Introduction:

The word ‘Royalty’ has French origins. Recently, in earlier of March, this word had caught attention across the Globe due to television interview of ex-royal couple of the UK! However, here in India same has caught attention due to landmark ruling of the Honourable Supreme Court in case of Engineering Analysis Centre of Excellence Pvt. Ltd and others. By delivering this landmark ruling, Apex Court has given rest to long running controversy of taxability of Royalty, once and for all.

Readers must be aware that; taxability of royalty and withholding tax obligations on it, is matter of litigation since ages. Due to its pervasive definition in the Income Tax Act , each and every payment made by residents to non-resident software service providers has raised eye brow of the Revenue to trap it into tax net  in India in hands of Non-Resident.  Not any more though! Thanks due to sense and sensibility of our judiciary system, who has denied claim of the Revenue in such a subtle way in this historical ruling!

What’s Controversy?

The common appeals were filed by the assessese arises from common judgment of Karnataka HC  in case of Samsung Electronics Co-Ltd. (2012)345 ITR 494, which was subsequently followed in various other cases and held in favour of Revenue.

The common question poised before the court-

Amounts paid by the concerned persons who are resident in India to non-resident, foreign software suppliers, amounted to royalty and as this was so, the same constituted taxable income deemed to accrue in India under section 9(1)(vi) of the Income Tax Act, 1961 , thereby making it incumbent upon all such persons to deduct tax at source and pay such tax deductible at source  under section 195 of the Income Tax Act.

The SC’s Take on:

In this landmark ruling, the Apex Court has not only discussed the relevant provisions of the Income Tax Act, 1961 and DTAA but also ancillary laws impacting the transactions under the appeal, at length.

1. Section 4

2. Section 5

3. Section 9

4. Sec .90

5. Various DTAA

6. The Copyright Act, 1957

7. OCED Model Convection

8. Vienna Convection

Substance over Form: 

The ‘substance over form’ has universal applicability. It is one of the basic principles of accounting and taxation laws also. In case of The Income Tax Act, 1961, Sec.4, Sec 5 and Sec9 are charging sections which means they have “ substance” while remaining sections under  various heads of income are machinery provisions to calculate the income and tax liability , which is mere “form” to implement the “substance” .

In nutshell, any income which does not fall under purview of chagrining sections, no tax can be levied on such income.

Nevertheless, while reading the Act, one is needed to keep holistic approach. Sec 90 empowers Central Govt to enter into an agreement with Foreign Governments for granting relief in respect of incomes on which is taxable in more than one countries.  Sec. 90 (2) lays down one extremely important proposition that; assesse to whom such agreement applies, the provisions of the Act shall apply to the extent they are more beneficial to the assesse. Thus, any such DTAA has always overriding effects over the Income Tax Act.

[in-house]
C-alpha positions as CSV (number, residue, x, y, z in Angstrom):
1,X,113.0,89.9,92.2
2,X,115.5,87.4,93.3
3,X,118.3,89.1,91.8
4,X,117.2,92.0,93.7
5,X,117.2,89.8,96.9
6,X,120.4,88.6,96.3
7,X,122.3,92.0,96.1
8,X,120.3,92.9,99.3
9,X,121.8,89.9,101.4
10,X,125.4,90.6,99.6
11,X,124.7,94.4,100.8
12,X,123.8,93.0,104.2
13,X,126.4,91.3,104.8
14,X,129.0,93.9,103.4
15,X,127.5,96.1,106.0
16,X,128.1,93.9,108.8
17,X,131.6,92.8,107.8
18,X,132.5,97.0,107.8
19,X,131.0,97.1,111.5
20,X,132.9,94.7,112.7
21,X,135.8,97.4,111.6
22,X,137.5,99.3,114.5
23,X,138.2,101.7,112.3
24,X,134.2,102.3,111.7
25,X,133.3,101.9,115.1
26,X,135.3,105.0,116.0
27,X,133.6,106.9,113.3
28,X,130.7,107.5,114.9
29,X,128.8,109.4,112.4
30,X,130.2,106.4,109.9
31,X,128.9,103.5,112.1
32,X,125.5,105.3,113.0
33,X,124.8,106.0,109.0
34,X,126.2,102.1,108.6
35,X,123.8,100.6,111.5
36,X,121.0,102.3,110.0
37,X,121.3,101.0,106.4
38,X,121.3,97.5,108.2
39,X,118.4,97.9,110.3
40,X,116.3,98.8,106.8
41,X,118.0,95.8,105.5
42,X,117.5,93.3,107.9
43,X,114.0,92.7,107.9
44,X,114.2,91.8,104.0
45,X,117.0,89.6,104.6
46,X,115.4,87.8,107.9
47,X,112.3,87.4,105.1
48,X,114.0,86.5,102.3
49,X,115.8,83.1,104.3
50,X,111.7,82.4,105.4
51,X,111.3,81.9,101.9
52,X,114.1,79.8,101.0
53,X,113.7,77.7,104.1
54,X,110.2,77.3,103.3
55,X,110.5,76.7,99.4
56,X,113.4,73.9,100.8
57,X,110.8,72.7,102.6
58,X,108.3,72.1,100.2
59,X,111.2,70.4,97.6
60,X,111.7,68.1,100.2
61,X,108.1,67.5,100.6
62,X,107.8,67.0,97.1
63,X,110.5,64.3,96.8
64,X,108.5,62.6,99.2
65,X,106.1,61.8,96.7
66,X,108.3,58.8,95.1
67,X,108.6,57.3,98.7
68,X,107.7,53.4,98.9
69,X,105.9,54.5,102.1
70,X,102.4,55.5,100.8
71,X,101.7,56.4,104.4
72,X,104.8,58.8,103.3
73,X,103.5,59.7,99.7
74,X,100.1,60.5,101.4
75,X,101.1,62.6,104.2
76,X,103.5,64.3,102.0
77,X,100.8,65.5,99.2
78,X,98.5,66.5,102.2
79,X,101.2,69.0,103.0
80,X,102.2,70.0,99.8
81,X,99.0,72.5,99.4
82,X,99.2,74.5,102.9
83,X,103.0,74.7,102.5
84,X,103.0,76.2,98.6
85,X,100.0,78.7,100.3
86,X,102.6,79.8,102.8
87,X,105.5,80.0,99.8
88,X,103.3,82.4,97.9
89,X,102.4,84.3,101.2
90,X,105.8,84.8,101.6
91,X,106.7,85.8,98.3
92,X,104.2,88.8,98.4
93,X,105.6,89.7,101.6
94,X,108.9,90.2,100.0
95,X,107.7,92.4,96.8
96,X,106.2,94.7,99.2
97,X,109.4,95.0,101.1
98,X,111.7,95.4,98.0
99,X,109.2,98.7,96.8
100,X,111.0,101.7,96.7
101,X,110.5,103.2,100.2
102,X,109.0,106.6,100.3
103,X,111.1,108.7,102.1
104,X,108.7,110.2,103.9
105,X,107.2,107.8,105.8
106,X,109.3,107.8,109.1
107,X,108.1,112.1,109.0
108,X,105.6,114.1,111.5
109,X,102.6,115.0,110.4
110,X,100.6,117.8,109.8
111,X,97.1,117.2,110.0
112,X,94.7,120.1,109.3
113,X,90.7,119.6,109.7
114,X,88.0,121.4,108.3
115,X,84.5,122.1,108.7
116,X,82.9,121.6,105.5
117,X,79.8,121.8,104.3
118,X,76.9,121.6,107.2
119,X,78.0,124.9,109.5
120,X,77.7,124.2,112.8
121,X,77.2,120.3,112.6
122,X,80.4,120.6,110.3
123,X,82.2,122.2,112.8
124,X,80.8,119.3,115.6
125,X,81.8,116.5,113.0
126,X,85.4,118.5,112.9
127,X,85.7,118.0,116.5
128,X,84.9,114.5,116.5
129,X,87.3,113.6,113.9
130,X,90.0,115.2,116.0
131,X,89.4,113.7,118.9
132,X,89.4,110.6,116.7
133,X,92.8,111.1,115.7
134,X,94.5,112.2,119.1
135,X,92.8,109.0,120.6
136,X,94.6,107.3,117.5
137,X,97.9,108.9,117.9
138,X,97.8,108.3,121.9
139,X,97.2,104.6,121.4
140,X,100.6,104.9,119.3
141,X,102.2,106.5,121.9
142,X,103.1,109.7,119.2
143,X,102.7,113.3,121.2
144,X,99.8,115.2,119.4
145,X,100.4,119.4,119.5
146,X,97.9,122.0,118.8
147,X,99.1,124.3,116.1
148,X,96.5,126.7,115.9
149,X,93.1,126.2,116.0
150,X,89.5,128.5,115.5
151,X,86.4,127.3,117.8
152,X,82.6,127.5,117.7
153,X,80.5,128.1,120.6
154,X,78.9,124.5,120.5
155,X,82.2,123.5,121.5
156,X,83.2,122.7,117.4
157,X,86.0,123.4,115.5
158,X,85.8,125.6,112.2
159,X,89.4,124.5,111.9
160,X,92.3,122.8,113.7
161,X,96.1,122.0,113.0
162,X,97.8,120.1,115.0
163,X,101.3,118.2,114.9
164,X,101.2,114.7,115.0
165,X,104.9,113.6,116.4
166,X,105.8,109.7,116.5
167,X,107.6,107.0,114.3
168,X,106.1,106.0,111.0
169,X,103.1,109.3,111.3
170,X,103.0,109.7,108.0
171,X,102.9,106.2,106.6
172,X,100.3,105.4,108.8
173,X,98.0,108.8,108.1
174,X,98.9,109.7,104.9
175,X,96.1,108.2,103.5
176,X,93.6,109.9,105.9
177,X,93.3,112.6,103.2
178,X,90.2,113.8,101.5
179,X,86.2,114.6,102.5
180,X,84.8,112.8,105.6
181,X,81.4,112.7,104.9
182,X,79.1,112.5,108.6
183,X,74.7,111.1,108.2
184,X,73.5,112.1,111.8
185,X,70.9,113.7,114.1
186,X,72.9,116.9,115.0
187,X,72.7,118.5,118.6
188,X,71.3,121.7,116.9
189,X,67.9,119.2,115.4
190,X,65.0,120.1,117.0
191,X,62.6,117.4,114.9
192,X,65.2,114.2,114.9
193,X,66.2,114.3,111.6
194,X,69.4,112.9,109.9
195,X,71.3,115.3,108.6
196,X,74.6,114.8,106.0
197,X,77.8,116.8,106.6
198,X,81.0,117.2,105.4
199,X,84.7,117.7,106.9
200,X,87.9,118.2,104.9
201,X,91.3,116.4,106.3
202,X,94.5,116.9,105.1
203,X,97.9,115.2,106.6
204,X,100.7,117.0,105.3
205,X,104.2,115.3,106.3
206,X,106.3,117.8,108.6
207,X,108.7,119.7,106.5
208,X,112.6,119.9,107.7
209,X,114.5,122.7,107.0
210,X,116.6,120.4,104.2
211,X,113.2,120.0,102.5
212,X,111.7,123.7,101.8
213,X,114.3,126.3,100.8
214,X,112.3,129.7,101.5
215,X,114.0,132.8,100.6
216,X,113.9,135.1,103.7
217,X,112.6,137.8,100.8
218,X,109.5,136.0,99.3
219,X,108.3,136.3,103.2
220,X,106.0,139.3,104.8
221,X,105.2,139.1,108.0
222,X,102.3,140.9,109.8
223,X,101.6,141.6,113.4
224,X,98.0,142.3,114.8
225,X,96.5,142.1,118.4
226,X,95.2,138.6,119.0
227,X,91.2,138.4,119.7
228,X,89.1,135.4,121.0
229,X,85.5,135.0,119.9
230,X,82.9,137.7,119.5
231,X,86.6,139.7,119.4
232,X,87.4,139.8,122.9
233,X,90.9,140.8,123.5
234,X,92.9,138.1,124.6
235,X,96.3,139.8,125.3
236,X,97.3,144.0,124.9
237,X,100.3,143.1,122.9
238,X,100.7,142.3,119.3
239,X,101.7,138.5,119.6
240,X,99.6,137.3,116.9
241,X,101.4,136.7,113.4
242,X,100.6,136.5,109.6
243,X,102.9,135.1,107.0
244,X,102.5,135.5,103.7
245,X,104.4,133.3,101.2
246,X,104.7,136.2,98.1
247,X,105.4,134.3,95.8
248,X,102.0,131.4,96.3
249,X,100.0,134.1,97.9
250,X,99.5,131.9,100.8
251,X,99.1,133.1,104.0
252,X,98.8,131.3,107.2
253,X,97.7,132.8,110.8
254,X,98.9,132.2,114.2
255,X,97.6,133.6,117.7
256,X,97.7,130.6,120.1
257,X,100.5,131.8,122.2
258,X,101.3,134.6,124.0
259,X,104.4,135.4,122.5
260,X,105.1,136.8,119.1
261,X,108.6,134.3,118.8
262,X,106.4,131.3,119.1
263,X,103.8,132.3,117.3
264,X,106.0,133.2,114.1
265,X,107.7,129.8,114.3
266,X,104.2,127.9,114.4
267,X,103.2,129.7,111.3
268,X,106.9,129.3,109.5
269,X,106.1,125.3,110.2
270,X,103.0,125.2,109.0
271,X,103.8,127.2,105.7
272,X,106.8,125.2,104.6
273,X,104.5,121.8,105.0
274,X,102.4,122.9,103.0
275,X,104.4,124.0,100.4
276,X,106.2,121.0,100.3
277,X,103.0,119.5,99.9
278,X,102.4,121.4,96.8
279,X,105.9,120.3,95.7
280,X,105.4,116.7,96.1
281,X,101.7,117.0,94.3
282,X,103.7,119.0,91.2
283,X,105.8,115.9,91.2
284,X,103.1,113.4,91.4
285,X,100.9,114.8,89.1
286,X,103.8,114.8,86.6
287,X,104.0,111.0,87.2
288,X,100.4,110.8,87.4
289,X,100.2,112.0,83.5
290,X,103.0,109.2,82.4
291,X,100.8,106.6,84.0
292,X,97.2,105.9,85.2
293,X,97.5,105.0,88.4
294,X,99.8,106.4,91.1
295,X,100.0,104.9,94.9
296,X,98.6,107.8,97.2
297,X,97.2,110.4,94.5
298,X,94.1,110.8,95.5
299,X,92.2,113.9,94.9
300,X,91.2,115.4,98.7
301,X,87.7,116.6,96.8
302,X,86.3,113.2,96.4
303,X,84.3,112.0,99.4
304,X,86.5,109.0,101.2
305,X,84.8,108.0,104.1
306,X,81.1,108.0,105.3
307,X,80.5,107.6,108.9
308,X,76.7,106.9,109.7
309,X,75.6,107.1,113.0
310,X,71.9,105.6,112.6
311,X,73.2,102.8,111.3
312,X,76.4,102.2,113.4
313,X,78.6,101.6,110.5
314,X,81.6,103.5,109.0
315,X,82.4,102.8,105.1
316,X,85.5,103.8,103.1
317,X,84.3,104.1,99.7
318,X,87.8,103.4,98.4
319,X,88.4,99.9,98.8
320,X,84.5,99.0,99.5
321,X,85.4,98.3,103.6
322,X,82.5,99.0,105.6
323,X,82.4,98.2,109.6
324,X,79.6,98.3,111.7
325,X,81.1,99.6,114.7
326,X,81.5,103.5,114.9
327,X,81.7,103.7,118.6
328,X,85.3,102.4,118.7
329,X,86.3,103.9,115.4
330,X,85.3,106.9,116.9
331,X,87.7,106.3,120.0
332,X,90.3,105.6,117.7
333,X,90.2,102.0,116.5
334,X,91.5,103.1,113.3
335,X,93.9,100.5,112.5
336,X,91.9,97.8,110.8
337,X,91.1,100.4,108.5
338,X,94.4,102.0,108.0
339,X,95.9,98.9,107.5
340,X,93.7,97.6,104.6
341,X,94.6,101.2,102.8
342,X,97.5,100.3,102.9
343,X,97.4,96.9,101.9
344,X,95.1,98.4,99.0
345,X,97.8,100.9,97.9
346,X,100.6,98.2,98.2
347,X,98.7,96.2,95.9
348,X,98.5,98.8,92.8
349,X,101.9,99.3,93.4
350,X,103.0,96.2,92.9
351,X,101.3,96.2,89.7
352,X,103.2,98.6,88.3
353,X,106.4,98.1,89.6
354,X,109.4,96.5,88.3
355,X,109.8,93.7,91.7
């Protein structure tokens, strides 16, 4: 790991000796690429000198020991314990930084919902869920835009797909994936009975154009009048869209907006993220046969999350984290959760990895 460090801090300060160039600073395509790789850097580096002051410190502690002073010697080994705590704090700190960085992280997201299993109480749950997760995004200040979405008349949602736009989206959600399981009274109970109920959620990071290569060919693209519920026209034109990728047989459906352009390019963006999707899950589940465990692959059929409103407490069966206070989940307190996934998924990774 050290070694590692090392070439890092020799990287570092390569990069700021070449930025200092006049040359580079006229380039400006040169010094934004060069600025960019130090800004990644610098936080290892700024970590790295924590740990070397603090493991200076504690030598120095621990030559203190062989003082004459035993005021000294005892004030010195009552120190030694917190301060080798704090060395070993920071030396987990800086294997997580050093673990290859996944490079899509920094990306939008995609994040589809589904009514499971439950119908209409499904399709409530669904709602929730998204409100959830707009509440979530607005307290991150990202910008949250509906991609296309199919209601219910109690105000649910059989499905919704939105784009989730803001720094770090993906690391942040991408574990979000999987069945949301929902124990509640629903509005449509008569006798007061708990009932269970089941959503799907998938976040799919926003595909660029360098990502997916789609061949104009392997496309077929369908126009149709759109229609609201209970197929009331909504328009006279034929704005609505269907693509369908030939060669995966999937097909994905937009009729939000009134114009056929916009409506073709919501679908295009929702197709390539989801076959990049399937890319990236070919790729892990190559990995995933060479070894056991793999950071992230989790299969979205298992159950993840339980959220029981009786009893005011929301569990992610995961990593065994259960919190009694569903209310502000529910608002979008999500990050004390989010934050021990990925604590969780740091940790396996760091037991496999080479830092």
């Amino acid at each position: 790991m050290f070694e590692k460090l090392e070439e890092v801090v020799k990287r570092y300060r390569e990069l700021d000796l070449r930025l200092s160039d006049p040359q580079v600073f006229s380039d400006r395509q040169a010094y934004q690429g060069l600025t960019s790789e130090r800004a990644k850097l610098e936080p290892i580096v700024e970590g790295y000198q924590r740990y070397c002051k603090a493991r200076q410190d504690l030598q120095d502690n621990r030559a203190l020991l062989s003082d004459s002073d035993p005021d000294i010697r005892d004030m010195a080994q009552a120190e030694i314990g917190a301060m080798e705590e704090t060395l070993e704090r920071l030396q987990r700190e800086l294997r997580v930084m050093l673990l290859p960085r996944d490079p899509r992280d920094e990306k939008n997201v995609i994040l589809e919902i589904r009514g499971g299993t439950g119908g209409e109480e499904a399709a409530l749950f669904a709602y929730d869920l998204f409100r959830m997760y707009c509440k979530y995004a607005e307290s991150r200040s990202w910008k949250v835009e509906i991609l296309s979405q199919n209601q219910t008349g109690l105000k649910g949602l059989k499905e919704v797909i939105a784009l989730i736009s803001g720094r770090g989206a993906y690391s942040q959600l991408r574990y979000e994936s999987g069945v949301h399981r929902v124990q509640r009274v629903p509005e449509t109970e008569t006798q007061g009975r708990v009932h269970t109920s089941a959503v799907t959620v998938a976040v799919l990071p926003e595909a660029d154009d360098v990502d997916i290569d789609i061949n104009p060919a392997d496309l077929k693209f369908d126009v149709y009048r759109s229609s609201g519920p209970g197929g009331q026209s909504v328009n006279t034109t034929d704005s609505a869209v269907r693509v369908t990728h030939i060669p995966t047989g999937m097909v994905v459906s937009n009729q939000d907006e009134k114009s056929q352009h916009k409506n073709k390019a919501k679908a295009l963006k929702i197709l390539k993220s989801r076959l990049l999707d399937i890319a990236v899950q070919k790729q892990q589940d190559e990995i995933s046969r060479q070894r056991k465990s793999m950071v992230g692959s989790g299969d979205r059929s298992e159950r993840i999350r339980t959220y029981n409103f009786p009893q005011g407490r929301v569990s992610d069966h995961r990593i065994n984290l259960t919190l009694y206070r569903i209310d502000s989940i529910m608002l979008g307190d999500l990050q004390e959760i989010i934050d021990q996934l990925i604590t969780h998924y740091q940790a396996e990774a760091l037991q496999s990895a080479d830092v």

It is discussed at great length in another landmark ruling the Apex Court in case of Azadi Bachao Andolan.

Thus following steps are essential to determine chargeability of doubly taxed income:

1. See whether income is chargeable u/s 4 rws 5 and 9

2. See the machinery provision of Act to calculate tax liability

3. Check whether assesse is eligible to get Treaty benefit

4. Check whether any benefit is available either in terms of exemption or credit in corresponding treaty.

5. Apply the provision (either under Sr. 2 or Sr. 4), which is more beneficial in nature.

The Apex Court has exactly followed above steps in this ruling and delivered this pronouncing.

Sale of “copyright’’ v/s Sale of “copyrighted goods”: 

Before this judgement, in majority of the cases, whenever resident assessee entered into agreement with non-resident to purchase software for its end-use , revenue opined that; such income in hands of non-resident would taxable in India in terms of Royalty . And hence resident assesse is required to deduct tax u/s 195 of the Act. Failing on which, assesse held as in default.

Without going into substance of the transaction, Plethora of notices had been issued by the Revenue to consider the resident assesse as “Assessee in Default” for not meeting with withholding obligations.

This judgment has cleared our clouds over sale of copyright and sale of copyrighted goods. When resident assessee enters into contract with non-resident for software purchase, what they actually buy “goods” and not any “rights”. They don’t get any rights either to re-produce or to re-sale except to use them for their own.

Since sale of software for end-use is business income of non-resident, in absence of PE, such income is not taxable in India and hence no withholding tax obligations arises for buyer.

Conclusion:

 From time to time, by delivering such brave and bold judgements, Apex Court always restores faith of honest taxpayers of this nation.

Author Bio

Qualification: CA in Practice
Company: N/A
Location: VADODARA, Gujarat, India
Member Since: 24 May 2021 | Total Posts: 1

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